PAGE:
Crop Nutrition

Acadian Plant Health™ California Almond Study Shows Biostimulants Improved Water Use Amid Record Regional Temperatures

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18 April 2024, Canada: Acadian Plant Health released expanded results of its multi-year California almond water use study, demonstrating how biostimulant technologies can help growers reduce water use and plant stress while maintaining yield.   

Almonds are California’s top export crop and one the state’s top three crops by value. As water reduction programs look to lower the local almond industry’s water use by 20 per cent from 2020 to 2025, alongside continued chronic water shortages, it is important to arm growers with effective tools that reduce water stress and maintain plant productivity. Particularly, as the state looks to significantly reduce its water use, biostimulant technologies are relevant for almond growers now more than ever.

Beginning in May 2021, UC Davis Cooperative Extension Orchard Systems Specialist Dr. Guilia Marino and her team at the 350-acre Kearney Agriculture Research and Extension Center – the University of California’s largest off-campus agricultural research facility – applied treatments of Acadian Organic to selected almond trees. Weekly assessments of midday stem water potential have shown consistently improved stem water potential and kernel weight in regular and deficit irrigation situations.

Results show almonds treated with Acadian biostimulants with improved Stem Water Potential in both stressed and non-stressed situations.

“The results are promising,” says Holly Little, Director, Research and Development, Acadian Plant Health. “We are seeing that using Acadian biostimulants to improve stem water potential can lower the frequency or volume of irrigation needed for healthy almond trees while protecting yields.”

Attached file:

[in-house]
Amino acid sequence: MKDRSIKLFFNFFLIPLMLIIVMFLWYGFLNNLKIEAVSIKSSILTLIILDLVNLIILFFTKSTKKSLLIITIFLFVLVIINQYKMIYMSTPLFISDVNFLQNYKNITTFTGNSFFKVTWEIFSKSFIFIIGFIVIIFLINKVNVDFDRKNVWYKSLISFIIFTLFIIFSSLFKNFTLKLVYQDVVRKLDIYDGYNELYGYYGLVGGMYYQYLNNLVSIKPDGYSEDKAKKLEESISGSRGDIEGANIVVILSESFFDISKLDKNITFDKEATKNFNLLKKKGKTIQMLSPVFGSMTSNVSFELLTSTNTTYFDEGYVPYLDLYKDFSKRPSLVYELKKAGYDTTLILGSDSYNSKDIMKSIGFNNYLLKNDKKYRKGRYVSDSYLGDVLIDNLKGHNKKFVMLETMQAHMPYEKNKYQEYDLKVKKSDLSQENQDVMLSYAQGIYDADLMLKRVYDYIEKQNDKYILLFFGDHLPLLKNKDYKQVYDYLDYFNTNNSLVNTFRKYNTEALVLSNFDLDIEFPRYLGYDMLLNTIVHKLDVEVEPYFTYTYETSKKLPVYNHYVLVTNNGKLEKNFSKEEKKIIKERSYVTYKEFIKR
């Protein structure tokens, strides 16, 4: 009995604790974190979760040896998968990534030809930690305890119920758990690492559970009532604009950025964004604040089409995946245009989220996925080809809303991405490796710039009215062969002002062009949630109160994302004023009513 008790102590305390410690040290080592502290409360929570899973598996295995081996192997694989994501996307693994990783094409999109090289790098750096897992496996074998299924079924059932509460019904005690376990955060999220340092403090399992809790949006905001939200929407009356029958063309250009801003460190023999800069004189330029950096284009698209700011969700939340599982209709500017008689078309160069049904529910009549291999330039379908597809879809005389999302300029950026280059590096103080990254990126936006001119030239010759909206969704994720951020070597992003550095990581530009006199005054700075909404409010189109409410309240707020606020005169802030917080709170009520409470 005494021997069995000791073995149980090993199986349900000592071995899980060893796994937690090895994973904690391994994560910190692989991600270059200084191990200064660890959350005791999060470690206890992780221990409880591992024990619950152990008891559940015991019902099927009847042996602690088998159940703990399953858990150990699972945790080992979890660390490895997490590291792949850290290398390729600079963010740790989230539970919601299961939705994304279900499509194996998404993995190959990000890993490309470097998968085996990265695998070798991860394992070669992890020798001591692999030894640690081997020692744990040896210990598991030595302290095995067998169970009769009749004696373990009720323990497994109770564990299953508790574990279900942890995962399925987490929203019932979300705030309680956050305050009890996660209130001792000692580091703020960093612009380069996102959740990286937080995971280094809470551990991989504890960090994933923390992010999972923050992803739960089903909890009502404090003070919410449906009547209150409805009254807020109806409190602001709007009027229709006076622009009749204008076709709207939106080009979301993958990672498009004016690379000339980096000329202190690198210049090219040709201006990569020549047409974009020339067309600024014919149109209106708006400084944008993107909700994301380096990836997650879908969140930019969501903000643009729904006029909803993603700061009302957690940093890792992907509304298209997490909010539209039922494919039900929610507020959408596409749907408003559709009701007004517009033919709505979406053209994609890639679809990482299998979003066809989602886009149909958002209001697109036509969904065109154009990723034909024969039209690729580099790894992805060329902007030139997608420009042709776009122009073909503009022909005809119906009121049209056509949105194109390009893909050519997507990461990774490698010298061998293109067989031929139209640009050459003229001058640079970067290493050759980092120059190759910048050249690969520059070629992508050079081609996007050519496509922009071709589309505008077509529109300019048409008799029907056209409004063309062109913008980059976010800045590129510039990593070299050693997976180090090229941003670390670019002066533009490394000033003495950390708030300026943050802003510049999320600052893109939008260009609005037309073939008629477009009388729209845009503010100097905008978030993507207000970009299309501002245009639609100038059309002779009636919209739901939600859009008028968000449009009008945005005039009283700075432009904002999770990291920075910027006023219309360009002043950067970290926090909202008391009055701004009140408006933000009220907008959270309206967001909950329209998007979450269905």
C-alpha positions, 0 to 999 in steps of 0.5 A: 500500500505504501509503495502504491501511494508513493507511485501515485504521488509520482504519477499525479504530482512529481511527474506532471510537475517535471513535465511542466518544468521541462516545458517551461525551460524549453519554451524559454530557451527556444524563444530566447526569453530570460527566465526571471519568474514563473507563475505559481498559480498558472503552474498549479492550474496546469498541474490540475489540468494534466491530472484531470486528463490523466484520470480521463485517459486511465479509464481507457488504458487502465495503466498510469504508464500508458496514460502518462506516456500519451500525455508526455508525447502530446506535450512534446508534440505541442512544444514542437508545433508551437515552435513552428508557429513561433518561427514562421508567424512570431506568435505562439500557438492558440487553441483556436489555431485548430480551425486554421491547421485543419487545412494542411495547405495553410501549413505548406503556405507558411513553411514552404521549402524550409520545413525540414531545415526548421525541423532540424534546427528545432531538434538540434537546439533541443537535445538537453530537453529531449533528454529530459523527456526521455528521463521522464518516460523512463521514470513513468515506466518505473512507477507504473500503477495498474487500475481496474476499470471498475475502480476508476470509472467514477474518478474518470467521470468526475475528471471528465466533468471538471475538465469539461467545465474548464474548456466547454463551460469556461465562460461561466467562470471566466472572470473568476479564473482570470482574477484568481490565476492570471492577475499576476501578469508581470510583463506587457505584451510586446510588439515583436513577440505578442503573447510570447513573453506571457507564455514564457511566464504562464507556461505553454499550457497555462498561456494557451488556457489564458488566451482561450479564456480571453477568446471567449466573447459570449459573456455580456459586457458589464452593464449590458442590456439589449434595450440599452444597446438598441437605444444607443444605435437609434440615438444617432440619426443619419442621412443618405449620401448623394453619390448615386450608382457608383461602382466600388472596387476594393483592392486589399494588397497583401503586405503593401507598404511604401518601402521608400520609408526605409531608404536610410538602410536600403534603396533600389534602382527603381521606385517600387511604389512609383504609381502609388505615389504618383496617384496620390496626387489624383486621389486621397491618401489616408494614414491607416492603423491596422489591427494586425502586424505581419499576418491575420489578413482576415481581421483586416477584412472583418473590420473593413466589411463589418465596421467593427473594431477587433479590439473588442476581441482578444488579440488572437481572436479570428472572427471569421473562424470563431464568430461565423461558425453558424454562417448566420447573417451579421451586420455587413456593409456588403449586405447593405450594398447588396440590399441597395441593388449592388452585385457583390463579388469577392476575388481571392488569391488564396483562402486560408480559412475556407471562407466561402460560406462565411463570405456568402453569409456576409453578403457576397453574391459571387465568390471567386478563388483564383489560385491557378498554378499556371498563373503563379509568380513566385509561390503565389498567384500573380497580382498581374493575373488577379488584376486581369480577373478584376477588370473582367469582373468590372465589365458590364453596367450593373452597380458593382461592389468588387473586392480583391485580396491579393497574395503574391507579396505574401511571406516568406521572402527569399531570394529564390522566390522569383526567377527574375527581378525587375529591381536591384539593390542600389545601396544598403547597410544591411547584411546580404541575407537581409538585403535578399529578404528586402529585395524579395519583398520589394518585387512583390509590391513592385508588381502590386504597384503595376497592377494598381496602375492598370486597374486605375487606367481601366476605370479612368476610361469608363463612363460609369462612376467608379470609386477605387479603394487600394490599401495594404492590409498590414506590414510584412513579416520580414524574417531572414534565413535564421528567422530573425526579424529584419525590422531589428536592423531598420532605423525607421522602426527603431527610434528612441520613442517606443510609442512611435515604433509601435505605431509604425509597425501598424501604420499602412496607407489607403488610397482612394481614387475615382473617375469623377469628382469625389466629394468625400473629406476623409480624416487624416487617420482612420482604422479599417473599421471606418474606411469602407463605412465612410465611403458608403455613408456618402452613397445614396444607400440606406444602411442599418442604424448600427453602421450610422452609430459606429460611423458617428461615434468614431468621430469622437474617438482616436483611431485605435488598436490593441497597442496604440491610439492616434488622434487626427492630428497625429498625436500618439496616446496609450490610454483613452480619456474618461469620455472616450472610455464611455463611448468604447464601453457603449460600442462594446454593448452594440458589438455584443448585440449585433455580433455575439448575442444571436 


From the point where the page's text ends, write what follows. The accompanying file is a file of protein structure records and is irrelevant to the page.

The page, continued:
Non-stressed and stressed almonds that were treated with Acadian biostimulants had 9% and 2% higher dry kernel weights than their non-treated counterparts.

“As environmental and regulatory water restrictions challenge global agriculture, adopting multidisciplinary and holistic water management will be key to sustaining future orchard systems,” says Dr. Marino. “These preliminary results suggest Acadian Plant Health’s biostimulant technology has a positive effect on almond tree water status under experimental conditions and may reduce tree stress. Additional research will help determine the product’s impact on orchard productivity, as well as tree physiology and productivity.”

As almond growers in California adjust to reduced water availability, Acadian Plant Health is committed to supporting them in delivering sustainable solutions through climate-smart agricultural practices —increasing productivity and enhancing resilience to climate change.

Also Read: ICAR Entrance 2024: Online applications invited for ICAR PG and Doctoral Entrance Exam 2024

(For Latest Agriculture News & Updates, follow Krishak Jagat on Google News)

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